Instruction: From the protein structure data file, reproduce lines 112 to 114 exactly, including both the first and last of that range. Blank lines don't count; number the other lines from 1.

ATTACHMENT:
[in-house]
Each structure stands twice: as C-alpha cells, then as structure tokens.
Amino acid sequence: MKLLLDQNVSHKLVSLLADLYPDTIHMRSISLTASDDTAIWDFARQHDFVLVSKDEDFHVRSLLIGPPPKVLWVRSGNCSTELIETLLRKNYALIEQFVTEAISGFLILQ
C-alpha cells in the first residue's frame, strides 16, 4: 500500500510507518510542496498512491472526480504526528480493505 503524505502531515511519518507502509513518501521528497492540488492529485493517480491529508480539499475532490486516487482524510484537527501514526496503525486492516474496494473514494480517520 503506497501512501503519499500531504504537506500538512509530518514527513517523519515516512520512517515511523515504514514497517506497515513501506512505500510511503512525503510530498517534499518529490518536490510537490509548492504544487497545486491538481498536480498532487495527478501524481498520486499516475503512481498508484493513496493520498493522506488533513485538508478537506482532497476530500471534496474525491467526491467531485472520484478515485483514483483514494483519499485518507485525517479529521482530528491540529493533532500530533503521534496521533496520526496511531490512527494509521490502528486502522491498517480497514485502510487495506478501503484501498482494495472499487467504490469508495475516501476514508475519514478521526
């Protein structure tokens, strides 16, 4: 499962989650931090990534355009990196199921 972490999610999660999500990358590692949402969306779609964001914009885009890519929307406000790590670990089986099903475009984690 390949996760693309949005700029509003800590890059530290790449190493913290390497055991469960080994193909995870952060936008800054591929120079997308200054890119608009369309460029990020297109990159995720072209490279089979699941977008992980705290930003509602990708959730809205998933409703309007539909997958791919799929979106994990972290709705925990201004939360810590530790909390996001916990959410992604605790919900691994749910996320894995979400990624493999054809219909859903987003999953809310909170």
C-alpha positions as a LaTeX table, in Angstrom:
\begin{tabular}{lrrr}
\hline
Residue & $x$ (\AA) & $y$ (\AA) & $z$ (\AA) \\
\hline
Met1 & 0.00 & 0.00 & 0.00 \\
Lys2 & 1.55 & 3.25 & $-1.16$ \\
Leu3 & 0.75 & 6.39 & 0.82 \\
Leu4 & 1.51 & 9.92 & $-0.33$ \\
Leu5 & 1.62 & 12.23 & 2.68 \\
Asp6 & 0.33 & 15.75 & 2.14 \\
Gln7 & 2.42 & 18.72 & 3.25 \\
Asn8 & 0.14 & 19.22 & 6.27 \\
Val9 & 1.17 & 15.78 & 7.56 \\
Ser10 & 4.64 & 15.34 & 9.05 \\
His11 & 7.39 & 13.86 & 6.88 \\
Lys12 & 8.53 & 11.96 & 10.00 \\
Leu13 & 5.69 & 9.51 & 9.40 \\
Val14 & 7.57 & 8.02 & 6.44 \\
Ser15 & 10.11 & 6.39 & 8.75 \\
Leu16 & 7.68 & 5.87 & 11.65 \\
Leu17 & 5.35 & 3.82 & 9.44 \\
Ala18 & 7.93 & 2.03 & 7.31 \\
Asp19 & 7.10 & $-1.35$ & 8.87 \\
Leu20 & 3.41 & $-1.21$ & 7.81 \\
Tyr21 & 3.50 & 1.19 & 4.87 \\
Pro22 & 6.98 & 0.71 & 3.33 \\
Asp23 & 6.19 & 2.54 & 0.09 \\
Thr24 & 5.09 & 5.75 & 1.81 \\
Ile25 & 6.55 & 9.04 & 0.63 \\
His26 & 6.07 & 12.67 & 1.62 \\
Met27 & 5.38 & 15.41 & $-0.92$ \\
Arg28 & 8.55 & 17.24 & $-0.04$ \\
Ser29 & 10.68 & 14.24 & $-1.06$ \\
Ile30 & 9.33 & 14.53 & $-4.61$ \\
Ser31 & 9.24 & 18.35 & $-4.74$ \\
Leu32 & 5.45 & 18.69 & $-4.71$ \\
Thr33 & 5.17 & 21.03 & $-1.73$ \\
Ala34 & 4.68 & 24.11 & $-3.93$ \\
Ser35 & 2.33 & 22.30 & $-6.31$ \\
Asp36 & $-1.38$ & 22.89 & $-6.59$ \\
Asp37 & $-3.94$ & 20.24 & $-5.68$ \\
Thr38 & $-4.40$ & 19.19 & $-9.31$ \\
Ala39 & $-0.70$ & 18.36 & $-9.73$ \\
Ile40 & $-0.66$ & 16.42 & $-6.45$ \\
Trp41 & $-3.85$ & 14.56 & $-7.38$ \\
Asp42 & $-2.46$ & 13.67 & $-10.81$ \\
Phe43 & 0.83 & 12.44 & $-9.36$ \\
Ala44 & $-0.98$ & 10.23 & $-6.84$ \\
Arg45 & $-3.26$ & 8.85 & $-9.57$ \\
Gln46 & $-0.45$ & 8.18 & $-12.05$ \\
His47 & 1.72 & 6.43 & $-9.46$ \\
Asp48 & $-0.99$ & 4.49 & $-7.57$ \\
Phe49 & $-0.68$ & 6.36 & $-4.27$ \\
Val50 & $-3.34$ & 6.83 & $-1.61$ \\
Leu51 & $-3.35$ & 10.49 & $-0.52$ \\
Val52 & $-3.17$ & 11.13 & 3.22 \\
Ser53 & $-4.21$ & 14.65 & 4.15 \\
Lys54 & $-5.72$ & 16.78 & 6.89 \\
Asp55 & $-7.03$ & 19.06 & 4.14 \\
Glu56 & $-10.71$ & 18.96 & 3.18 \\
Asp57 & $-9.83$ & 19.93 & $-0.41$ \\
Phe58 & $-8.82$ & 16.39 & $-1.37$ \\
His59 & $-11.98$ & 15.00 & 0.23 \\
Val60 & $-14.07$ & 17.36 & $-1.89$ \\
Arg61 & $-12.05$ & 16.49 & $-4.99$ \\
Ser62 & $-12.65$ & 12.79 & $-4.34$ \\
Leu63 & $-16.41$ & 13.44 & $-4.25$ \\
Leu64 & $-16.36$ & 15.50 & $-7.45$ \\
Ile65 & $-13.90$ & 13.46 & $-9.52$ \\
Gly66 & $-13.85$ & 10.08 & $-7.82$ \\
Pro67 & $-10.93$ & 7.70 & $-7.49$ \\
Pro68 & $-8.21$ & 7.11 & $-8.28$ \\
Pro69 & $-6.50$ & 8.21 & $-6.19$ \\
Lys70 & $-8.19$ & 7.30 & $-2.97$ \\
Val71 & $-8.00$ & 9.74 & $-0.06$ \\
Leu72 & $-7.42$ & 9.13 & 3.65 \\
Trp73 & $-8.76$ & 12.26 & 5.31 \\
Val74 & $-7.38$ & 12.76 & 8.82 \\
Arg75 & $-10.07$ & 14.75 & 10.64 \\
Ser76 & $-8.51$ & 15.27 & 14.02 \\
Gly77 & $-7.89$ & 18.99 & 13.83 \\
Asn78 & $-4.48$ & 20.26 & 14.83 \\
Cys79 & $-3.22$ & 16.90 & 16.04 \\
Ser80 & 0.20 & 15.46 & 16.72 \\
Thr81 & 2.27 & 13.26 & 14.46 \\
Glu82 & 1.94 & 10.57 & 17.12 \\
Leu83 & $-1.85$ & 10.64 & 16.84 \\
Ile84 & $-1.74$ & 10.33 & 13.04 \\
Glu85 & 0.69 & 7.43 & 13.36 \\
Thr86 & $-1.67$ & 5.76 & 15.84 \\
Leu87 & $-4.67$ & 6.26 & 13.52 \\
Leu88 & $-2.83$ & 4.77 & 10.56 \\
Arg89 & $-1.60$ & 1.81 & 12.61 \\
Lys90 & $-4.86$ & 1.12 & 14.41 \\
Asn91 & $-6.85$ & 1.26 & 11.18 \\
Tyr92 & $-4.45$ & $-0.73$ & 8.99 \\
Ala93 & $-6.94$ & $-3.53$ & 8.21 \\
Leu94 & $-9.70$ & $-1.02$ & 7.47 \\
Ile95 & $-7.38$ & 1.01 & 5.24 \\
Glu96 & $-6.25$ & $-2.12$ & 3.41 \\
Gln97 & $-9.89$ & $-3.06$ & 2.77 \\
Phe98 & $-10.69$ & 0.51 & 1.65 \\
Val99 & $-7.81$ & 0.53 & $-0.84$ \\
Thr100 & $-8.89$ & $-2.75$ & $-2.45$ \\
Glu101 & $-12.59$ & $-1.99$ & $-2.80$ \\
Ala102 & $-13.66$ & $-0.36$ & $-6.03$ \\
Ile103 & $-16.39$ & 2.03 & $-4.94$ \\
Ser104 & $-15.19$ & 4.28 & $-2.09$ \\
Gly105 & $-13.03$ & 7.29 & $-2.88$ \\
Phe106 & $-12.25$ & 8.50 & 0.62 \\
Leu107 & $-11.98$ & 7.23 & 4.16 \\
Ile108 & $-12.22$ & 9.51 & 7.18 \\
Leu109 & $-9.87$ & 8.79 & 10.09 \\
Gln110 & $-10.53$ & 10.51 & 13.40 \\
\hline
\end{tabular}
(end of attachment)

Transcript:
Ala102 & $-13.66$ & $-0.36$ & $-6.03$ \\
Ile103 & $-16.39$ & 2.03 & $-4.94$ \\
Ser104 & $-15.19$ & 4.28 & $-2.09$ \\